There was a time when it wasn’t just the barn; the house had a dirt floor. The more affluent people had slate on their floors, they referred to the less fortunate as being “Dirt floor poor” or “As poor as a dirt floor” These descriptions are still used today as in; “Dirt poor” or “Poor as dirt” Those slate floors were not without their drawbacks, when they got wet they were slippery. The answer was back on the farm. After the wheat is harvested the grains are separated from the stem in a process known as “Threshing” The stem of the plant is dried and is commonly referred to as Straw or “Thresh” The more well-to-do would take some of this thresh back to their homes and spread it over the slate to prevent slipping. To prevent the thresh from spilling outside the door, a wooden barrier would be placed there. This was called the “Thresh hold”
Bring home the bacon and Chew the fat
Most people couldn’t afford meat. If they could then it was most likely to be pork. A large slice, called a “Switch” would hang in the living room and would be a sign of wealth. It was a proud thing for a man to show he could “Bring home the bacon” When guests would arrive a piece of the switch would be cut off and shared, then they would all sit around and “Chew the fat”
On the wagon
Britain has a proud tradition of free speech. This is celebrated by the institution known as “Speaker’s Corner” At the heart of London’s west end lies Hyde Park. On the north east corner, every Sunday, people of all kinds and of all viewpoints gather to speak their mind. Anything is permitted but the tradition is that all speakers should stand on something at least six inches off the ground, a soapbox has always worked well for that. Why Hyde Park? Why stand above the ground? If you look across to the center of the very wide street next to the Park, (Edgeware Road) you will see a large Marble Arch. The arch was once an entrance to the Royal residence of Buckingham Palace. Before the arch was there Tyburn Tree stood on that spot. Tyburn Tree was a gallows, built in the days of public executions it was made in three rows of nine. Twenty Seven people could be hanged at the same time. Before they faced the hangman they were allowed to say their last words. They could say whatever they liked, after all not much more could be done to them so they had complete freedom of speech. So the speakers at Speakers Corner stand on a box ready for the long drop and insist on their right to speak freely and without hindrance.
About two miles away from marble Arch is the central criminal court of the United Kingdom, the Old Bailey. In the days of Tyburn Tree it was Newgate Prison, the place where the convicts were held prior to execution. Just before leaving Newgate, the prison guards would give each prisoner a mug of Gin. This would be their last drink ever and was the “One for the road” the road to the gallows. They would then be chained to a cart and driven through the streets of London. On the way, people in the crowd might offer them a drink. The guards would stop them, they were not allowed to drink once they were “On the wagon”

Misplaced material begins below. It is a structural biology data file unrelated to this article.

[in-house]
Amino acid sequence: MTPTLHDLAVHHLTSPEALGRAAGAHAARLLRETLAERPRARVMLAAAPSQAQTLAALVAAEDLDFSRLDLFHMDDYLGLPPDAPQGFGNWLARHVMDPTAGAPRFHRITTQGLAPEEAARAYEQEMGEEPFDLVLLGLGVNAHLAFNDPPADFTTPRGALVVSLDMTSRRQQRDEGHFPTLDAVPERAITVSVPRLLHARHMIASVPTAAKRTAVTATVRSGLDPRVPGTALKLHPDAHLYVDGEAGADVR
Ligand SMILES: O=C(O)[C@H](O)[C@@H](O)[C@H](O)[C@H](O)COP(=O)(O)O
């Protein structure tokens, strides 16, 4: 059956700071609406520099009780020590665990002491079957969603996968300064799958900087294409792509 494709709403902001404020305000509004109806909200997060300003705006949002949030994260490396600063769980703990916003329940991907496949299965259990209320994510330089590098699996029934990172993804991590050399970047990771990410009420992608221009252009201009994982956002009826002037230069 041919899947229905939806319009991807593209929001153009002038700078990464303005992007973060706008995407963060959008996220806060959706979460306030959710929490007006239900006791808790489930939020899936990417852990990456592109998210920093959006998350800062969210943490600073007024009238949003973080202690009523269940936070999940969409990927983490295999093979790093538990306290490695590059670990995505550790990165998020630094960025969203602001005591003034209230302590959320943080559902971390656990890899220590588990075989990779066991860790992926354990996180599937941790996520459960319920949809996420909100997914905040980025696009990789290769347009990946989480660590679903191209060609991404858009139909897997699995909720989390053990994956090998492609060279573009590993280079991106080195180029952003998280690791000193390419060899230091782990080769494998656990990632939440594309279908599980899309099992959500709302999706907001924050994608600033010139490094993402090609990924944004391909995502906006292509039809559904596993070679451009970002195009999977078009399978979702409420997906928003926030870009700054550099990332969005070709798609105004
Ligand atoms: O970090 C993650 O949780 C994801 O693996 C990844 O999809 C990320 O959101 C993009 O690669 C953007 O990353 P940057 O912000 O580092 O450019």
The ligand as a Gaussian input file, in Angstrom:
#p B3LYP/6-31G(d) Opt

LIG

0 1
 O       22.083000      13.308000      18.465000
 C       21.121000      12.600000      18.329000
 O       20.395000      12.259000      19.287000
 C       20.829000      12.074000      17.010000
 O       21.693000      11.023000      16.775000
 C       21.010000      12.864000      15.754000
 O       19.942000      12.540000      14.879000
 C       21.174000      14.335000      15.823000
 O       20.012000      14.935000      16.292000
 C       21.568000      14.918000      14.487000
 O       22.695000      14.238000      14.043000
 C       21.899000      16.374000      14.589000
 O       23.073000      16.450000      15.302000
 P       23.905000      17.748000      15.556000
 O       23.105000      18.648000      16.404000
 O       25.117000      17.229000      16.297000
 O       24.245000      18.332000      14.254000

From the 16th Century to the 19th Century, the wealthier people had fresh drinking water delivered to them in a wagon. If you were not drinking you were “On the water wagon” and that is where the saying really came from. But the urban legend above is a lot more fun to write about
A story of the Wake and the power of alcohol to raise the dead
To your health, let's drink till we wake
Europeans have always been fond of Beer and for good reason; alcohol will kill most bacteria and was healthier to drink than the local water. So we take a drink “To your health” The Inns and Taverns would usually make their own beer and a lot of different things would get thrown in, no one knew exactly what they were drinking and some drank till they didn’t care. Many a man, or woman, was found comatose and presumed dead. Just to be sure the body would be kept in the house for three days, on the third day there would be a party if that didn’t rouse the body they must be dead for sure. That’s why the party was called a “Wake” if you wanted to be absolutely certain you hadn’t buried them alive the departed would have a small space in the coffin lid with a string going from the wrist of the corpse through the ground, to a bell. If they woke up in the grave they could pull the string and be a “Dead Ringer” The well-to-do might even hire someone to watch the grave all night, working the graveyard shift.
There is much more to history than the ambitions of Kings and the machinations of governments. The ordinary everyday folk worked hard and often worked themselves to death. Their stories are still amongst us in poetry, in folk songs and in the crazy things we say.